For those readers who enjoy literary fiction and all it can achieve, Tourmaline [Little, Brown] will fit the bill. Veering deftly from omniscient to first person narration and back again, it’s the story of a family fleeing debt and failure in the United States to live on the Italian island of Elba, where the father, Murray Murdoch, was once stationed in the war and returns with the unrealistic hope to make a quick fortune in the semi-precious gem, tourmaline (which turns out to be a great metaphor on so many levels). The family is along for the bumpy ride, which takes a strange turn when the village blames Murray for the disappearance and presumed death of a village girl, Adriana Nardi. Murray, who is so full of drink, self-pity, and poor judgment, isn’t sure whether he’s guilty or not.
The writing is stunning. We see Elba and all its magic, through the eyes of his children who create their own mixture of Italian and English that only they can comprehend. They find themselves so linked that at points even words are unnecessary, even the sense of hearing is no big deal. We feel the disappointment of his wife, Claire, the aimless drifting and escapism of their lives, and the humiliation of their first-class habits under the weight of their debt.
Tourmaline is a thoughtful, experiential book, and Scott takes chances with language, guiding us out blindfolded at times; confused, wondering, and wandering in the head of each of her characters:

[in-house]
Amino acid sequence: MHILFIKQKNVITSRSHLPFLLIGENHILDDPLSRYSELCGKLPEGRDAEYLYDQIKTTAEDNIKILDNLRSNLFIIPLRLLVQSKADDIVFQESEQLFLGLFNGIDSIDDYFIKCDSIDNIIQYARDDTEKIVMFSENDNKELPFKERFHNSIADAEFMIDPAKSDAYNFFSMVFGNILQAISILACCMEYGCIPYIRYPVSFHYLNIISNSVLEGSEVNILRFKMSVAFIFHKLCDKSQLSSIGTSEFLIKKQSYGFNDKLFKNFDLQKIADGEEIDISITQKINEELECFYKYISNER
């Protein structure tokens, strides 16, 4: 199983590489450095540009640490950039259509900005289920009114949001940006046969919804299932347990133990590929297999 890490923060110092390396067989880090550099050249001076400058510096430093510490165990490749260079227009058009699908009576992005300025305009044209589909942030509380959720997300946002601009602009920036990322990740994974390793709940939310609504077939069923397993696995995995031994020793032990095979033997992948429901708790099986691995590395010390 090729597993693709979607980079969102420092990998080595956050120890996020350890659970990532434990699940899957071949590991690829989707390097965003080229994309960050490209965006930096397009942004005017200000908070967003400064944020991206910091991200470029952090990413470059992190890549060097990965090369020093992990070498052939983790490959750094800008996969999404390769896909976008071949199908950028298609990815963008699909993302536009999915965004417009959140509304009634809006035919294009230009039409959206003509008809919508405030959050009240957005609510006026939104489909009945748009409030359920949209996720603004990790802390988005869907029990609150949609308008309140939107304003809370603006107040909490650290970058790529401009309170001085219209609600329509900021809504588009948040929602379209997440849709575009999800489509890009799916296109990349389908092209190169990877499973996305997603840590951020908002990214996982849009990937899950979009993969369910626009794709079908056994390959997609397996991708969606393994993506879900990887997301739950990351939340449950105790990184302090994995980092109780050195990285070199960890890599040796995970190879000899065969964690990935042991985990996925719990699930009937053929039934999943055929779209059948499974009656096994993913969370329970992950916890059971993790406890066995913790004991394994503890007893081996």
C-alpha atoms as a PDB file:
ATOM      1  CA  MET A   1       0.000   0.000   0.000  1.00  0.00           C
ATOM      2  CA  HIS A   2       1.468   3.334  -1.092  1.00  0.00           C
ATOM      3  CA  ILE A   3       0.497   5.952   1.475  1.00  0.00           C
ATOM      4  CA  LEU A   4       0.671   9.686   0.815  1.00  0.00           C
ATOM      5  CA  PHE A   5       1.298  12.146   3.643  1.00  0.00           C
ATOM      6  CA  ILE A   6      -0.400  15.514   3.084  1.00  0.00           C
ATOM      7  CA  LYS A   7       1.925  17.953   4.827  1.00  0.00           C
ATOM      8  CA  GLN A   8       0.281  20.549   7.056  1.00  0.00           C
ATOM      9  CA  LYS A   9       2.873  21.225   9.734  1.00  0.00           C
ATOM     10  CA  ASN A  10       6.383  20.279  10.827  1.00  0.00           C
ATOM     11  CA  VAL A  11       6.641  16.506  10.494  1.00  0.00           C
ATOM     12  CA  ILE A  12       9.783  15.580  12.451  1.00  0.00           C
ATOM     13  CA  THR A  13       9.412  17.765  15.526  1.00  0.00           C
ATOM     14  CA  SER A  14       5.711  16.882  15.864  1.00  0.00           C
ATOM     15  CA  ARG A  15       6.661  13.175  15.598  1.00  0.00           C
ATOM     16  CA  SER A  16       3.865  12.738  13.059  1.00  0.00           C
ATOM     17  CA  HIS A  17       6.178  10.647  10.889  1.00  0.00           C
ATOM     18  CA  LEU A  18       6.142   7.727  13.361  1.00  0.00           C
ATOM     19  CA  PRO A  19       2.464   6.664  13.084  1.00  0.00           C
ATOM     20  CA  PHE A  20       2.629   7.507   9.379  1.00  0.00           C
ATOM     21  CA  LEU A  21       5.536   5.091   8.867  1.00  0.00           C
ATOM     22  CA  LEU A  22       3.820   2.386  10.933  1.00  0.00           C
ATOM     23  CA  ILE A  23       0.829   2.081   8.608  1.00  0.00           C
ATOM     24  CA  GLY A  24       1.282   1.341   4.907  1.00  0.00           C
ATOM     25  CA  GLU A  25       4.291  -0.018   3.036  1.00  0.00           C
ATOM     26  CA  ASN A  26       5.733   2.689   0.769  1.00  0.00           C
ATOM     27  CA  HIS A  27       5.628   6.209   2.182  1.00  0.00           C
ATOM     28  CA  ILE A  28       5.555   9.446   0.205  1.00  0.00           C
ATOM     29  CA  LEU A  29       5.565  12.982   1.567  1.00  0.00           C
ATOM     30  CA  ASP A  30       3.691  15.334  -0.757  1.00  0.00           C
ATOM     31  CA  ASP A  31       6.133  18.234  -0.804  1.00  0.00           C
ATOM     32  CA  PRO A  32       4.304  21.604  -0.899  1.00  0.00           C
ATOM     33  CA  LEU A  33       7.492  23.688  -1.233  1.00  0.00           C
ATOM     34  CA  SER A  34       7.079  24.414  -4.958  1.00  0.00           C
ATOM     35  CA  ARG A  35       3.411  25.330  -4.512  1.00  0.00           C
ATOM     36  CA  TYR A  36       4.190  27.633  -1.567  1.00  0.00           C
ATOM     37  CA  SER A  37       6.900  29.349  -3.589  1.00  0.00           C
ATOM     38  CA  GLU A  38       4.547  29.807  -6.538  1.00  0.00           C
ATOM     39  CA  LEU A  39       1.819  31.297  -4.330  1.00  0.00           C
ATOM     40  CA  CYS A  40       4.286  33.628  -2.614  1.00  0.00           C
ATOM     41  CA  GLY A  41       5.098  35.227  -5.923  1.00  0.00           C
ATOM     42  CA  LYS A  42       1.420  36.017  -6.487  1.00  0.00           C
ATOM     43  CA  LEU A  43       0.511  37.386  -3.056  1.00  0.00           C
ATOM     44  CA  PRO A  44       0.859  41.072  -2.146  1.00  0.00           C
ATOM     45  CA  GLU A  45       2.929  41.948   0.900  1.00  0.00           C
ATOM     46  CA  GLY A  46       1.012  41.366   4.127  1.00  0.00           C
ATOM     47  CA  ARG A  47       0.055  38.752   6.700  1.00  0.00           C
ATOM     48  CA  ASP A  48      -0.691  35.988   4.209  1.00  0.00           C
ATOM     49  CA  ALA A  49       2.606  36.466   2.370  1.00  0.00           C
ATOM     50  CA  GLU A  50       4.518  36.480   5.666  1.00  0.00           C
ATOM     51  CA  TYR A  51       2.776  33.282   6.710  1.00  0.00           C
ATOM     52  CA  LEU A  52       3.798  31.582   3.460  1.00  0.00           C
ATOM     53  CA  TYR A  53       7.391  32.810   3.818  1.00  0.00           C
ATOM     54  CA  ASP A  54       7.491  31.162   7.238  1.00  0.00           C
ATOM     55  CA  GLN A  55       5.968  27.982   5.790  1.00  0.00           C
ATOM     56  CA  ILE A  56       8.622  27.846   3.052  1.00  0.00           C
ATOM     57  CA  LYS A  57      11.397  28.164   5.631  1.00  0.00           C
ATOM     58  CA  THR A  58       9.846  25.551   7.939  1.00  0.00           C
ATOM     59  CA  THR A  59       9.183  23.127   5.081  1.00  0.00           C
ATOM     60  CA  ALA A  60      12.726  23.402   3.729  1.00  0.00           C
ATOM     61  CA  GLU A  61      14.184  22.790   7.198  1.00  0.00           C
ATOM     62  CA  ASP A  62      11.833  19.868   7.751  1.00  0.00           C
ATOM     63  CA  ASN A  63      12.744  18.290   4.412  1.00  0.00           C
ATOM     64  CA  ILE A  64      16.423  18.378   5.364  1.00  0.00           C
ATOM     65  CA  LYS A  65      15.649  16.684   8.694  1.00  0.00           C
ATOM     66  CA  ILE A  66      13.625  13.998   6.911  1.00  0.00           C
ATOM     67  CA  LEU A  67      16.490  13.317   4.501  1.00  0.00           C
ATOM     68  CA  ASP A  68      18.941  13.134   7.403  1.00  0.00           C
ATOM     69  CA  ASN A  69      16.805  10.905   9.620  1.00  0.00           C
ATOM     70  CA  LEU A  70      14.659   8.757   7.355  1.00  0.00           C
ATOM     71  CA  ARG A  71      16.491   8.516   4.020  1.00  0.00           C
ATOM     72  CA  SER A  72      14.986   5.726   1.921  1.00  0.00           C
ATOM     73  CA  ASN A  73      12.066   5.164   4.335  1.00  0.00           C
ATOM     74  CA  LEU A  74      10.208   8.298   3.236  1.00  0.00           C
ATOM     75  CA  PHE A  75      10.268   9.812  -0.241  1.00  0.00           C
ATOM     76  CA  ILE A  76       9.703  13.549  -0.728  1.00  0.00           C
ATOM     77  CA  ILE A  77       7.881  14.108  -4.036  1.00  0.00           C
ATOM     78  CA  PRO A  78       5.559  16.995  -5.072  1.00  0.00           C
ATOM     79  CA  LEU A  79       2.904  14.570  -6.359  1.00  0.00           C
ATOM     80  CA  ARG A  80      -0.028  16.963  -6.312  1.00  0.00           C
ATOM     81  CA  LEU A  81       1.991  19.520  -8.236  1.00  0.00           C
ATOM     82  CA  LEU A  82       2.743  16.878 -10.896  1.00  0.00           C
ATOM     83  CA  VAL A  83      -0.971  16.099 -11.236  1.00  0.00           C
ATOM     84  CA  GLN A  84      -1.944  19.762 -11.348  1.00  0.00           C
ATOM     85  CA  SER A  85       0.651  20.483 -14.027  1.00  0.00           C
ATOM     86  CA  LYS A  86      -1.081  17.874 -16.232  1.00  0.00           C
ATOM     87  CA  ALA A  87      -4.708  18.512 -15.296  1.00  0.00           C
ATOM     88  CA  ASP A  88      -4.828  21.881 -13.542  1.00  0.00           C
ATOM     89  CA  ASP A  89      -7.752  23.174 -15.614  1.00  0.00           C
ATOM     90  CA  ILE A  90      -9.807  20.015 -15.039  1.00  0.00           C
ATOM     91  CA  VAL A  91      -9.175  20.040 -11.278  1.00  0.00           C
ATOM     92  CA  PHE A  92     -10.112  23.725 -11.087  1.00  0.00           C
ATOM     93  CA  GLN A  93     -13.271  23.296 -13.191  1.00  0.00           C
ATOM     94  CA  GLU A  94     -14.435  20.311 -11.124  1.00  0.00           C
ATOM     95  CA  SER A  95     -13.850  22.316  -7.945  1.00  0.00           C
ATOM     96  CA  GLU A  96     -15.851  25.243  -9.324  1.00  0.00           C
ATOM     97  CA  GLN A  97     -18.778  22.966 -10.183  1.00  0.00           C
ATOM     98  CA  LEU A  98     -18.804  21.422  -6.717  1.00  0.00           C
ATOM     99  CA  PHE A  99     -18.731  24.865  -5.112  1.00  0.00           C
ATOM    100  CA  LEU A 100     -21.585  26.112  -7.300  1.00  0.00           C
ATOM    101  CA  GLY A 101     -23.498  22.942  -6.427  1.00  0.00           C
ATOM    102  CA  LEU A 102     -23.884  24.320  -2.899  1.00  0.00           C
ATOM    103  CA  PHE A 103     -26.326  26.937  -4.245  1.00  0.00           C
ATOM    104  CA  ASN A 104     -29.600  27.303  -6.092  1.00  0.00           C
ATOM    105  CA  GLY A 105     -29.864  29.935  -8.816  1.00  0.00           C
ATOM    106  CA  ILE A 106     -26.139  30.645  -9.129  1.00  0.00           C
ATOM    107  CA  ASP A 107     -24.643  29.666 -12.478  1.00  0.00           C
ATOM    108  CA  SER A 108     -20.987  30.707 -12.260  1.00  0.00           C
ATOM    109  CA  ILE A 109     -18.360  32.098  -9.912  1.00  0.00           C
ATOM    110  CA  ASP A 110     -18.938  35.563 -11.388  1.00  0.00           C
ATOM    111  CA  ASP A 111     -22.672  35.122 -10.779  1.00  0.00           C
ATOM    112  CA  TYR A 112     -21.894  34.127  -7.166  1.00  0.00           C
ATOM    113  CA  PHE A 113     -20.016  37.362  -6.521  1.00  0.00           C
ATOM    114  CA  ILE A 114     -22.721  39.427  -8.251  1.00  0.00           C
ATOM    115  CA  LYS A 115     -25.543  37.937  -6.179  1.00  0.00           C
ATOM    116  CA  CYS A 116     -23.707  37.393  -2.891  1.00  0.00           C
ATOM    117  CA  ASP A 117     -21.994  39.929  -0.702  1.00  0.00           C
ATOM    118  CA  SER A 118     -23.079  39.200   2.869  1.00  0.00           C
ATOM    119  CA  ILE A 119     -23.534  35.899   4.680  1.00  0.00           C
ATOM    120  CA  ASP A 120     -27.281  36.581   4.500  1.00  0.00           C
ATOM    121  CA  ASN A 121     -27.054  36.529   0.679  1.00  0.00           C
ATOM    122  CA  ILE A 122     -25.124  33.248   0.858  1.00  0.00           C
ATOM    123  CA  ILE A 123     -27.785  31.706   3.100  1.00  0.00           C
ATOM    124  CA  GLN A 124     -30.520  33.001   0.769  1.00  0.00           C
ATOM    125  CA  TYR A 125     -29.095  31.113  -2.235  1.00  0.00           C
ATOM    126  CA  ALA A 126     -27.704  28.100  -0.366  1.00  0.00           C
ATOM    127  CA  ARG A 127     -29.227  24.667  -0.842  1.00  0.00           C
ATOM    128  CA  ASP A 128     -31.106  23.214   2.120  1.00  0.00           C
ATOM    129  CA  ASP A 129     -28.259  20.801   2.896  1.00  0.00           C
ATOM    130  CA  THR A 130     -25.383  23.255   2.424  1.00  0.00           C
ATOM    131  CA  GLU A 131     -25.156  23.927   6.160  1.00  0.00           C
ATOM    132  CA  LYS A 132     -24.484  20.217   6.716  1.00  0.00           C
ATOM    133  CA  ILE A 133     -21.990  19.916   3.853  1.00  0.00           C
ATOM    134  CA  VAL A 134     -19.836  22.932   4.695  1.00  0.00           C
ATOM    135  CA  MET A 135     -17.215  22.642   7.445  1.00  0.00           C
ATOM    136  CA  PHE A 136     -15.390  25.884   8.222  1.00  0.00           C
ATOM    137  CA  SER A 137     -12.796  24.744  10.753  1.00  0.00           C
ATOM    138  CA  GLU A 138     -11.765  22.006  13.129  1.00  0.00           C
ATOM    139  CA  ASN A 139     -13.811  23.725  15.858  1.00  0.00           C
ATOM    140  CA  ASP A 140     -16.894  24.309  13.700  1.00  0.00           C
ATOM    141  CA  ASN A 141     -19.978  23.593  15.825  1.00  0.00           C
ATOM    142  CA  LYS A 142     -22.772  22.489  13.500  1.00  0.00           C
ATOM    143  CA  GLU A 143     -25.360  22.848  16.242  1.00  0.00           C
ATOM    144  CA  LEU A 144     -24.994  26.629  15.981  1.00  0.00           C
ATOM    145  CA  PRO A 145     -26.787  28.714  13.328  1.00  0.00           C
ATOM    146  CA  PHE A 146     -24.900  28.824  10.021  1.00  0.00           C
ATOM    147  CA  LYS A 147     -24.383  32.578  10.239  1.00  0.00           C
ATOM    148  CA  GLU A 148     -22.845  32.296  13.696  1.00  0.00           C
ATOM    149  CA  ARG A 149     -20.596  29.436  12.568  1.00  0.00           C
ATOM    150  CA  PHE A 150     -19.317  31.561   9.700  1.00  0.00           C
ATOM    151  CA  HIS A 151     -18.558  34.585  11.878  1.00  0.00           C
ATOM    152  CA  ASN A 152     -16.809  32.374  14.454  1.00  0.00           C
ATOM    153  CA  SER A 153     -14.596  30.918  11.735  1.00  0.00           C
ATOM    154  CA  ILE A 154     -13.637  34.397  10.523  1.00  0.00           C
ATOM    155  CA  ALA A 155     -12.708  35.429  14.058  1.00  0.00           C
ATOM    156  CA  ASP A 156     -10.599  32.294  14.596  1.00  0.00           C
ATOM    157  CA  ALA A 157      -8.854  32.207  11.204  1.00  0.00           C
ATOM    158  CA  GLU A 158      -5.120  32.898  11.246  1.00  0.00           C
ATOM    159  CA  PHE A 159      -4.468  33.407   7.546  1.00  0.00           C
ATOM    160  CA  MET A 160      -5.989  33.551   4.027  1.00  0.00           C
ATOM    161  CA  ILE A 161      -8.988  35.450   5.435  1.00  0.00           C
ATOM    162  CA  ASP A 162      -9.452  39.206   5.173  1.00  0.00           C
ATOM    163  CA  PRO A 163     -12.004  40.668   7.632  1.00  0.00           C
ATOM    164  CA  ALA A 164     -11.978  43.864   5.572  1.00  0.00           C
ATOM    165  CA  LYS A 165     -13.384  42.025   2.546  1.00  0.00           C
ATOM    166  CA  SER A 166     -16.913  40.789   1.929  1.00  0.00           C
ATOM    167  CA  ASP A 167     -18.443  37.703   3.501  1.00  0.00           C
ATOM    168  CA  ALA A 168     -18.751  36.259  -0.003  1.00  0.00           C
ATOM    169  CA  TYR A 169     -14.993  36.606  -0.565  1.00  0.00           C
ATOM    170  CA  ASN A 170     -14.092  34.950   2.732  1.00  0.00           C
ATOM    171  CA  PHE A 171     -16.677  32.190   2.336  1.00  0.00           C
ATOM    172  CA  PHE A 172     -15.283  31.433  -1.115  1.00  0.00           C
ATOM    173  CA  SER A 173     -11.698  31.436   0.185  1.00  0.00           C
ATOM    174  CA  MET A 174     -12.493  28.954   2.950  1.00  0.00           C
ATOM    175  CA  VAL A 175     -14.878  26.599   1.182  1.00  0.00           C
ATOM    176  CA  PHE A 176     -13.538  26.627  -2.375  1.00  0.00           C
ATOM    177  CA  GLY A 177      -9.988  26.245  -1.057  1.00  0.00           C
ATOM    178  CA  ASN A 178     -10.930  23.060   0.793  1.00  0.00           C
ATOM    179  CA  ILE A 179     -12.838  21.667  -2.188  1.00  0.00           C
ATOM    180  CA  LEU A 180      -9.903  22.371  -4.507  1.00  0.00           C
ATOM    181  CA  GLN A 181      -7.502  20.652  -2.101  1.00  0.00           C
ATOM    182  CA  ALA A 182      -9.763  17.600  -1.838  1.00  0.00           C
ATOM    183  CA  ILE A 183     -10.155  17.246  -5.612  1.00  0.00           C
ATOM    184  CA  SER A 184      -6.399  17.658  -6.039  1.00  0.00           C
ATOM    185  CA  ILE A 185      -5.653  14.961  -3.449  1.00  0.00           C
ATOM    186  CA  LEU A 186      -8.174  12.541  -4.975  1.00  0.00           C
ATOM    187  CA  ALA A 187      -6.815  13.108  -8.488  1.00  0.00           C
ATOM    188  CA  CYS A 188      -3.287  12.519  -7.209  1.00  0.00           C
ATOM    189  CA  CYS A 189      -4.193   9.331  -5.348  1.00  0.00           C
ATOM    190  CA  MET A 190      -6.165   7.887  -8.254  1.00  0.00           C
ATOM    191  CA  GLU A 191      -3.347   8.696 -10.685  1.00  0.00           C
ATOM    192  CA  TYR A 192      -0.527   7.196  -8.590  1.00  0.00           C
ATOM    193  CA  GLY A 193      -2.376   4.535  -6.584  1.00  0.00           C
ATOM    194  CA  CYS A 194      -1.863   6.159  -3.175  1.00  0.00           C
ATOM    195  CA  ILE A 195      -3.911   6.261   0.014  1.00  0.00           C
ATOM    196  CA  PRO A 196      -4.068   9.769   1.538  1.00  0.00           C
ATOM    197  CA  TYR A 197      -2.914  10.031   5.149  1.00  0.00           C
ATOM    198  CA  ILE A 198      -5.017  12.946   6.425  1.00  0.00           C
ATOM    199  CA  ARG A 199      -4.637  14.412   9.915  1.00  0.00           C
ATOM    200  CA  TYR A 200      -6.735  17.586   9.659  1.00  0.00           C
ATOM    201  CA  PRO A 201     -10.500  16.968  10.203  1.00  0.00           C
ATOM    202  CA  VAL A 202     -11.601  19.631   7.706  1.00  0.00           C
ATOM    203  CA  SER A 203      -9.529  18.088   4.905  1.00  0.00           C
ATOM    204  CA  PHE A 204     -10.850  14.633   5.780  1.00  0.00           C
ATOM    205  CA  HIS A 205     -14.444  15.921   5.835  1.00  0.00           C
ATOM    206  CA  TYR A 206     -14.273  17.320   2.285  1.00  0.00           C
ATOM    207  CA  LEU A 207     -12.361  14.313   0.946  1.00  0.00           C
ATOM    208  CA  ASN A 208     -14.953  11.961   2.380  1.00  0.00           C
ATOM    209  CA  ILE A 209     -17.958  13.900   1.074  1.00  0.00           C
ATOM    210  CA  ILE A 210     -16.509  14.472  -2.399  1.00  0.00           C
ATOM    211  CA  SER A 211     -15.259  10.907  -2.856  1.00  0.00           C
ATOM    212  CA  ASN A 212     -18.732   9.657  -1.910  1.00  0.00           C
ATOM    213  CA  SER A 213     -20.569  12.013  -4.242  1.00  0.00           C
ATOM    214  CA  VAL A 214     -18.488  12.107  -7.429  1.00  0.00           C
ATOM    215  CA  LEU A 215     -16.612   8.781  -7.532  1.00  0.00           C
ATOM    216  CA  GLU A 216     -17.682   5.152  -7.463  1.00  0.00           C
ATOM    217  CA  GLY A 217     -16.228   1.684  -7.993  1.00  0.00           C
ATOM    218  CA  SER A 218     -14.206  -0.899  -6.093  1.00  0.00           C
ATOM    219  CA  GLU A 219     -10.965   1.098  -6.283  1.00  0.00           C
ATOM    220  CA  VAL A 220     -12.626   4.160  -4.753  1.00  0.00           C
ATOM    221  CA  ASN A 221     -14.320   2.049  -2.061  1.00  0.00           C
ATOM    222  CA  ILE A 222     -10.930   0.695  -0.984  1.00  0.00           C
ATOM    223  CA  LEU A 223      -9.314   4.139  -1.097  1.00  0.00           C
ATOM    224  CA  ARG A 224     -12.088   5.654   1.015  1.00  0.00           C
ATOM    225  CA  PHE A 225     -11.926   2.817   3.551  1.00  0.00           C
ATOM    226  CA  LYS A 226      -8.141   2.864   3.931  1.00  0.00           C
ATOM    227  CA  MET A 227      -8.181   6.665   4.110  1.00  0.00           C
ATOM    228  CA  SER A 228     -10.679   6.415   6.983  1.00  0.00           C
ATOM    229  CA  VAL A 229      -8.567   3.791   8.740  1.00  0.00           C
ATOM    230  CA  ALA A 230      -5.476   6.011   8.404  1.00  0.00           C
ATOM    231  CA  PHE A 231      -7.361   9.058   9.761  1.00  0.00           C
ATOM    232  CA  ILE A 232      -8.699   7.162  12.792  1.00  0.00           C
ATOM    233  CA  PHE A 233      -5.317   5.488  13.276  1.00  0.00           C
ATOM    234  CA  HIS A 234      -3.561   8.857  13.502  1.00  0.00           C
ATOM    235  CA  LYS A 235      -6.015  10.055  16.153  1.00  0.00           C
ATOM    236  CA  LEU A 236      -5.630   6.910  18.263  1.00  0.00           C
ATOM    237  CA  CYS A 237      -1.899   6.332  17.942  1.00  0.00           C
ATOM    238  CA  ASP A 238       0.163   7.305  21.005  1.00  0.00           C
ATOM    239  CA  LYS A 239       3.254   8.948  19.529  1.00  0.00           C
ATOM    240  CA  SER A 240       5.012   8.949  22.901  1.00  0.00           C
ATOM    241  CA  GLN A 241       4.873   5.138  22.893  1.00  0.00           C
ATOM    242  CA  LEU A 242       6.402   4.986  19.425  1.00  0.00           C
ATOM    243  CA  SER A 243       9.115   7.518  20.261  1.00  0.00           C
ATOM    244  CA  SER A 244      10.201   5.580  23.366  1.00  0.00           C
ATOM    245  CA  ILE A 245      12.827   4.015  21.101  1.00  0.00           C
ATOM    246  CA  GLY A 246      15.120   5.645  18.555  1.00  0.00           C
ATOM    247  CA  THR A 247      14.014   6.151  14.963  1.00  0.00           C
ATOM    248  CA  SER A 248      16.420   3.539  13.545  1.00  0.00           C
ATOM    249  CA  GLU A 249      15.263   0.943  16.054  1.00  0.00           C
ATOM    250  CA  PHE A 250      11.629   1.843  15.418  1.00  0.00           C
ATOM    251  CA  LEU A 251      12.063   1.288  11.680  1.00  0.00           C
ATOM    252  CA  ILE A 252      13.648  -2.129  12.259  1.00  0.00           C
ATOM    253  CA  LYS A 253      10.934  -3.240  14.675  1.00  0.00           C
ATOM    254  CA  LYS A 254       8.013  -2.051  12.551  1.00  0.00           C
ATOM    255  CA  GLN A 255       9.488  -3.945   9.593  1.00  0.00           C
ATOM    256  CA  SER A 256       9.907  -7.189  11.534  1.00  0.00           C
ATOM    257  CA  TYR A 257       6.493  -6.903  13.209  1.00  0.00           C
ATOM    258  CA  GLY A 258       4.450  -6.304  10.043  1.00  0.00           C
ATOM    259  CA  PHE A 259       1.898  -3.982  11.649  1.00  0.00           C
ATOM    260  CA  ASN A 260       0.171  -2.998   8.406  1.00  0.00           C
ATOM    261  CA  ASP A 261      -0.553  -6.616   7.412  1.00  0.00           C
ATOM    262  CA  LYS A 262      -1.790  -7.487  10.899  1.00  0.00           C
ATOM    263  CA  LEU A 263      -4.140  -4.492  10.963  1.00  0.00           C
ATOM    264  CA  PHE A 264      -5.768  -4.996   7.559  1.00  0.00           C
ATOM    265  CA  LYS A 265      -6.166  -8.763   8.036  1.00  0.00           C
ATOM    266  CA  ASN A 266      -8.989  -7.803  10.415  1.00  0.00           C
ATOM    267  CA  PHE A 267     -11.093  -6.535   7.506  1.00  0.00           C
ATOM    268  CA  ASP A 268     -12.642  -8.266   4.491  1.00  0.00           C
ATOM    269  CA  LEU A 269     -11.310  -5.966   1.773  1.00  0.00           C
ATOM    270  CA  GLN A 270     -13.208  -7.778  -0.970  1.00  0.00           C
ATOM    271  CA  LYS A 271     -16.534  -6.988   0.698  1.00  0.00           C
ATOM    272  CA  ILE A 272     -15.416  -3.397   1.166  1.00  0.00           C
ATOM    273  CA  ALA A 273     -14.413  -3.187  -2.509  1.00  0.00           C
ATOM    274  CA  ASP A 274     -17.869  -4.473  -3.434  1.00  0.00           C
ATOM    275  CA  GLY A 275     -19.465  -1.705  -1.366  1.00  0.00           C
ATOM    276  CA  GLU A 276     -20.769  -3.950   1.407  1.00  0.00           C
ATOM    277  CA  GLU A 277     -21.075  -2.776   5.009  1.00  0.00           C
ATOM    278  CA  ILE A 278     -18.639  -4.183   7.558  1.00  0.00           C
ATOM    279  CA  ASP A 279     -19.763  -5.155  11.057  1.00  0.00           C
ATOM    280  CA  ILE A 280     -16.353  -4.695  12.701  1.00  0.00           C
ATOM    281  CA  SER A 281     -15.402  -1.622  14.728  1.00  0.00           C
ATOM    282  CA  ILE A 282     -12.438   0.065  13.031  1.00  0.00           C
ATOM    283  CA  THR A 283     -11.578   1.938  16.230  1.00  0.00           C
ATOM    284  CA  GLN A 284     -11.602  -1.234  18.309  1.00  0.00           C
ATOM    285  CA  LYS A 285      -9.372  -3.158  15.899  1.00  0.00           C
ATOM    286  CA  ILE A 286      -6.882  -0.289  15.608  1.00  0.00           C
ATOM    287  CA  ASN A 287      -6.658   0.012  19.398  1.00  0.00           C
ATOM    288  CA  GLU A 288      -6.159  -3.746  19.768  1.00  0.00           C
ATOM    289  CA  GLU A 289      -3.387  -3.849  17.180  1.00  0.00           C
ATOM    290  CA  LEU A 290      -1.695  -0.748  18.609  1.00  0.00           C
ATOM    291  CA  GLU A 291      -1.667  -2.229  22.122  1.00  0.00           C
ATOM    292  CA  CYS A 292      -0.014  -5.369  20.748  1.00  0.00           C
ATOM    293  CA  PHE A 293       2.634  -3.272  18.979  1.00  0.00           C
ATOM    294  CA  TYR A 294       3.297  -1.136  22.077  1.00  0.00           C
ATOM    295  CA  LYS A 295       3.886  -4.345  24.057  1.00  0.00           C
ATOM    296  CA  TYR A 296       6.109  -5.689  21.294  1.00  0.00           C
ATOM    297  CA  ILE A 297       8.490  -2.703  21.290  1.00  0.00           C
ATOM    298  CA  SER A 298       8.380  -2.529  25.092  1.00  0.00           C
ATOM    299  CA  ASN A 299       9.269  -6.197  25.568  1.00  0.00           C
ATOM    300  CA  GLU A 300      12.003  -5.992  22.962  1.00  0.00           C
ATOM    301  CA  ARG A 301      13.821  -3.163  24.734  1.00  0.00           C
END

Signor Americano set out walking. There were no stars out, and the cloud bed was a smoky gray and swallowed the top of the mountains. The breeze carried the puckering fragrance of grapes. A quick rainstorm had passed through an hour earlier, and the ground, dry for months, was springy.
Signor Americano was going away. Somewhere. Nowhere. Direction contingent upon absence. Our father had no particular route in mind. He just wanted to get away. Go on, Dad, we won’t mind. Just be back by morning, okay? But how could he go back to the mess he’d left behind? A man decides to walk away from his family—one step after the other. His value contingent upon nothing, scarcity being the measure of worth. Signor Americano would make himself scarce for his family’s sake. And go where? Home? Home was bankruptcy—money increasing in worth with rarity. Home was the Averils and humiliation. Home was the past, the absence of the here and now.
If not home, then…
Read Tourmaline for the story, of course, but read it also for the rich secrets of life it holds and the incredible, sensual imagery. The Italian seaside may be just the thing on a cold winter night.